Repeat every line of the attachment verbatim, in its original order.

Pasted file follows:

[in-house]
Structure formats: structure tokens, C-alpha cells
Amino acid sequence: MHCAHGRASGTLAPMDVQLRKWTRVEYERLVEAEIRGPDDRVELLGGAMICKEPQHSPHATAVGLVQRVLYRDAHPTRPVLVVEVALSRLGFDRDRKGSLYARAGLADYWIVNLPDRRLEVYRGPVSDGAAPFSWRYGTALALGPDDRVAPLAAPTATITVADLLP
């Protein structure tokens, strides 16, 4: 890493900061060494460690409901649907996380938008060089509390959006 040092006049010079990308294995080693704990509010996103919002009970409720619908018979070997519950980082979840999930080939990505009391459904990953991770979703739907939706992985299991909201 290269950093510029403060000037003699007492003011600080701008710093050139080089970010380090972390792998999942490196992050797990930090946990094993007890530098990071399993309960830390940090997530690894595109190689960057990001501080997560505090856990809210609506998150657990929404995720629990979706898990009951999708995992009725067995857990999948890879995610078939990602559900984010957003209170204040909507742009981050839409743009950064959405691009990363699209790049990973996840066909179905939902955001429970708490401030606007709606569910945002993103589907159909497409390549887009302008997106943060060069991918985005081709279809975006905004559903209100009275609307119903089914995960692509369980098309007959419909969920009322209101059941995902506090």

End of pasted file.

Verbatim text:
[in-house]
Structure formats: structure tokens, C-alpha cells
Amino acid sequence: MHCAHGRASGTLAPMDVQLRKWTRVEYERLVEAEIRGPDDRVELLGGAMICKEPQHSPHATAVGLVQRVLYRDAHPTRPVLVVEVALSRLGFDRDRKGSLYARAGLADYWIVNLPDRRLEVYRGPVSDGAAPFSWRYGTALALGPDDRVAPLAAPTATITVADLLP
């Protein structure tokens, strides 16, 4: 890493900061060494460690409901649907996380938008060089509390959006 040092006049010079990308294995080693704990509010996103919002009970409720619908018979070997519950980082979840999930080939990505009391459904990953991770979703739907939706992985299991909201 290269950093510029403060000037003699007492003011600080701008710093050139080089970010380090972390792998999942490196992050797990930090946990094993007890530098990071399993309960830390940090997530690894595109190689960057990001501080997560505090856990809210609506998150657990929404995720629990979706898990009951999708995992009725067995857990999948890879995610078939990602559900984010957003209170204040909507742009981050839409743009950064959405691009990363699209790049990973996840066909179905939902955001429970708490401030606007709606569910945002993103589907159909497409390549887009302008997106943060060069991918985005081709279809975006905004559903209100009275609307119903089914995960692509369980098309007959419909969920009322209101059941995902506090």